In 1984, Acorn switched production to the BBC Model B+ which came in two forms, the 64K machine and the 128K machine.
The B+ looked almost identical to the earlier BBC micro from the outside but contained a redesigned circuit board layout. The 6502 was replaced with the newer 65C12 and there was provision for both 8271 and 1770 disc interfaces to be fitted (although not at the same time).
Acorn cleverly moved the sideways ROM sockets to make them accessible without removing the keyboard. BASIC II was supplied as before along with a new edition, version 2.00, of the Operating System. A combined ROM provided both BASIC and OS in a single chip.
Never again would "BBC Computer" appear in the start-up message for an Acorn machine; instead the user was greeted with the message "Acorn OS" after switch-on.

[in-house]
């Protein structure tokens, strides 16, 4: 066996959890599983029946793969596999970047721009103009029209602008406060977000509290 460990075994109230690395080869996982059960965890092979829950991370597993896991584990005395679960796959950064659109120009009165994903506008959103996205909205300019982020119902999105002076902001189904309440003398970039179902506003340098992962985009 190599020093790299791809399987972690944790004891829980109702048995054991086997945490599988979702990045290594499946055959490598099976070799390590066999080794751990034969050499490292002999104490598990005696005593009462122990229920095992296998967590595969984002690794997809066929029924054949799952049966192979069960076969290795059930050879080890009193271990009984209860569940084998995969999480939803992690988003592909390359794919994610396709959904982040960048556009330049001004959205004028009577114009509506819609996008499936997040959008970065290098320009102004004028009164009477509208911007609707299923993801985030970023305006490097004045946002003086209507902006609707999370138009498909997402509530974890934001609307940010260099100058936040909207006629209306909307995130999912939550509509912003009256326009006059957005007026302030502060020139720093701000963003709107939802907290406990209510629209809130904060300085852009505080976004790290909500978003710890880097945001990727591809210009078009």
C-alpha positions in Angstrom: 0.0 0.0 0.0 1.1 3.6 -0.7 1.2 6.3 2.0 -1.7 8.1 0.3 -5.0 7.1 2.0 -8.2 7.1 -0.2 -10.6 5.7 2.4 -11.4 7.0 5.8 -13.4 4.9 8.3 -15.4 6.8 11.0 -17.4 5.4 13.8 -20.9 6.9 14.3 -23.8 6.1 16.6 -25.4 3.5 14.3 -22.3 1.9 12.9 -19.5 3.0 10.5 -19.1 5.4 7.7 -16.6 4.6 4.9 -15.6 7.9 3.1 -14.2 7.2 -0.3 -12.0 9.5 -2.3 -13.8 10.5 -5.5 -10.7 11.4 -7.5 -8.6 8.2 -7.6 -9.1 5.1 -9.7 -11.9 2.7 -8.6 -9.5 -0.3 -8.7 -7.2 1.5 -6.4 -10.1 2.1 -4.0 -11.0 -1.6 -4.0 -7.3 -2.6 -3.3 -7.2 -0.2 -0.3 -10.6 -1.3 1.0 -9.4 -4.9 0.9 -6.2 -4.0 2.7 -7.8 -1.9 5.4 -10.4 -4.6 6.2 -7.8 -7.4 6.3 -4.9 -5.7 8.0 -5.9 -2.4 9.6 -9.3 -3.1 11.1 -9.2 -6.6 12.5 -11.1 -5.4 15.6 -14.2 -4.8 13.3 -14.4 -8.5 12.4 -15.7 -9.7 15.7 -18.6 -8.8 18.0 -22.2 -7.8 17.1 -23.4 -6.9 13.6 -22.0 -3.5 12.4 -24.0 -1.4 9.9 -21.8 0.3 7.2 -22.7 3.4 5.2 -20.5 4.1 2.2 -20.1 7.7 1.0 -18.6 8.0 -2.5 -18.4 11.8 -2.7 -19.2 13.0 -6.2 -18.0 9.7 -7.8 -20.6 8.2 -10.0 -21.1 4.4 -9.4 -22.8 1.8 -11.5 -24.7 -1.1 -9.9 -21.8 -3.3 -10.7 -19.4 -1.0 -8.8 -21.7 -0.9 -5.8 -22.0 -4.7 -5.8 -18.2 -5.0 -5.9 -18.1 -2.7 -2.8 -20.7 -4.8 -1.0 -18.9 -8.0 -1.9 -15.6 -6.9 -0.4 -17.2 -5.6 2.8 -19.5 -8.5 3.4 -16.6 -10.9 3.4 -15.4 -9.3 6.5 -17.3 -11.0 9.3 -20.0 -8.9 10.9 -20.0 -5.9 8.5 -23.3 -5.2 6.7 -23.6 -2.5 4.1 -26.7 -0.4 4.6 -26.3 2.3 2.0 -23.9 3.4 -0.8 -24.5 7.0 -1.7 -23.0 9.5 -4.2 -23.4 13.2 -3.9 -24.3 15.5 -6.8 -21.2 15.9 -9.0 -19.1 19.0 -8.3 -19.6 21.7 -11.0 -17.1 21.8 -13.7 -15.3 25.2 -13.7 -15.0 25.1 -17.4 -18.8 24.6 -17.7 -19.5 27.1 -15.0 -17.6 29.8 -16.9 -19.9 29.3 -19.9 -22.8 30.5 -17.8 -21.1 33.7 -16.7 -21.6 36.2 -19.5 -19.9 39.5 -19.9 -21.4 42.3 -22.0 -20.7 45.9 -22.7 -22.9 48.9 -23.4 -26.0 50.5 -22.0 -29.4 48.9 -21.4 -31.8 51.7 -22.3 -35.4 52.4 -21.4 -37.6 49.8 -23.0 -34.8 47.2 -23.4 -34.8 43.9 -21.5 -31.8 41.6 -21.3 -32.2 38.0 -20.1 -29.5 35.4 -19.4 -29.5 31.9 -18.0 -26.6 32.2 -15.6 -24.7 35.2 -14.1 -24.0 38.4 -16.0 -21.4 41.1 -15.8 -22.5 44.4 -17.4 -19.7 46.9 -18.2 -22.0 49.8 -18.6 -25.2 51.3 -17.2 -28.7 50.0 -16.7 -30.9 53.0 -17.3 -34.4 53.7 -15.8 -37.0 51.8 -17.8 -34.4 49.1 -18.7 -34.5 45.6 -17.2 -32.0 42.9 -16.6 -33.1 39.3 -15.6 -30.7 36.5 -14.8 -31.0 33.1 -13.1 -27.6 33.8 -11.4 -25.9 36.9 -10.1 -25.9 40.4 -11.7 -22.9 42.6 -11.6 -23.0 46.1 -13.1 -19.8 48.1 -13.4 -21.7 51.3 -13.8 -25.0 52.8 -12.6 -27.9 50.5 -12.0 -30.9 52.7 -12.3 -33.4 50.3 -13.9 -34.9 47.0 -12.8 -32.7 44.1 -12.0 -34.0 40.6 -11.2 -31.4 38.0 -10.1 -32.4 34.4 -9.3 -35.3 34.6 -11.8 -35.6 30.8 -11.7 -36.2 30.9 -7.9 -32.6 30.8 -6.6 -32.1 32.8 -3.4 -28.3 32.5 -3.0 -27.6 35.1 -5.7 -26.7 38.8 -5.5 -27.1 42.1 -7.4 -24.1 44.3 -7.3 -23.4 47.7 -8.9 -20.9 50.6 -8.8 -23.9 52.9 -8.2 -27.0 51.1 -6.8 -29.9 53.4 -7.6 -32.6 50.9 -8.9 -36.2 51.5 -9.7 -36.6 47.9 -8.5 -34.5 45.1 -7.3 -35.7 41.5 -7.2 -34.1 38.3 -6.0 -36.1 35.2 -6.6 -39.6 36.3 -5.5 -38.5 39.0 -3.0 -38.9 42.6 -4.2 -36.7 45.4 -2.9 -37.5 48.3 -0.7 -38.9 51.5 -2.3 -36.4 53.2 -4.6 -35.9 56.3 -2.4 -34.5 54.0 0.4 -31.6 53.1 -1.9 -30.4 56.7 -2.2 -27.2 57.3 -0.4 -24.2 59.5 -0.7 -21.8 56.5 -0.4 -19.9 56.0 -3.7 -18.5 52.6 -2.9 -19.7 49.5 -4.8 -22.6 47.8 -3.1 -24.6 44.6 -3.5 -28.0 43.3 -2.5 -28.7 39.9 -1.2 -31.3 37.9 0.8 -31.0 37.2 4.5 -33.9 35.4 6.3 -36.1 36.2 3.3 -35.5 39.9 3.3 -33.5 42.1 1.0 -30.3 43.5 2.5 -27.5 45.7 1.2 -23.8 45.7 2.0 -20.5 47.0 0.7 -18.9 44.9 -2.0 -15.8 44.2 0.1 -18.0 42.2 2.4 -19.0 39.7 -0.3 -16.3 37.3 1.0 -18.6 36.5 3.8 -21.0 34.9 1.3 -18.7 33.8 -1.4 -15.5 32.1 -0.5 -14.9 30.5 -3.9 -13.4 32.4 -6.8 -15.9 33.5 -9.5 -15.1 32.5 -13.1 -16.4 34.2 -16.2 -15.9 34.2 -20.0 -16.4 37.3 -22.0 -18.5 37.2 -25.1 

32K of additional RAM was provided for the BBC Model B+. This took the form of 20K shadow screen RAM and 12K of extra workspace memory. Using the shadow RAM to hold the screen memory map meant that all the memory previously only available in Teletext mode 7 was available to the high resolution graphics modes.
In its 128K form, the Model B+ had a 64K sideways RAM daughter board fitted which was allowed the contents of ROMs to be stored on disc and loaded into memory when required as if they were present as ROMs inside the computer. This would reduce the need for opening up the computer to change ROMs and having to store languages and applications on EPROM chips. Sideways RAM became invaluable to ROM developers who could now try out their efforts without having to blow an EPROM every time a test was needed.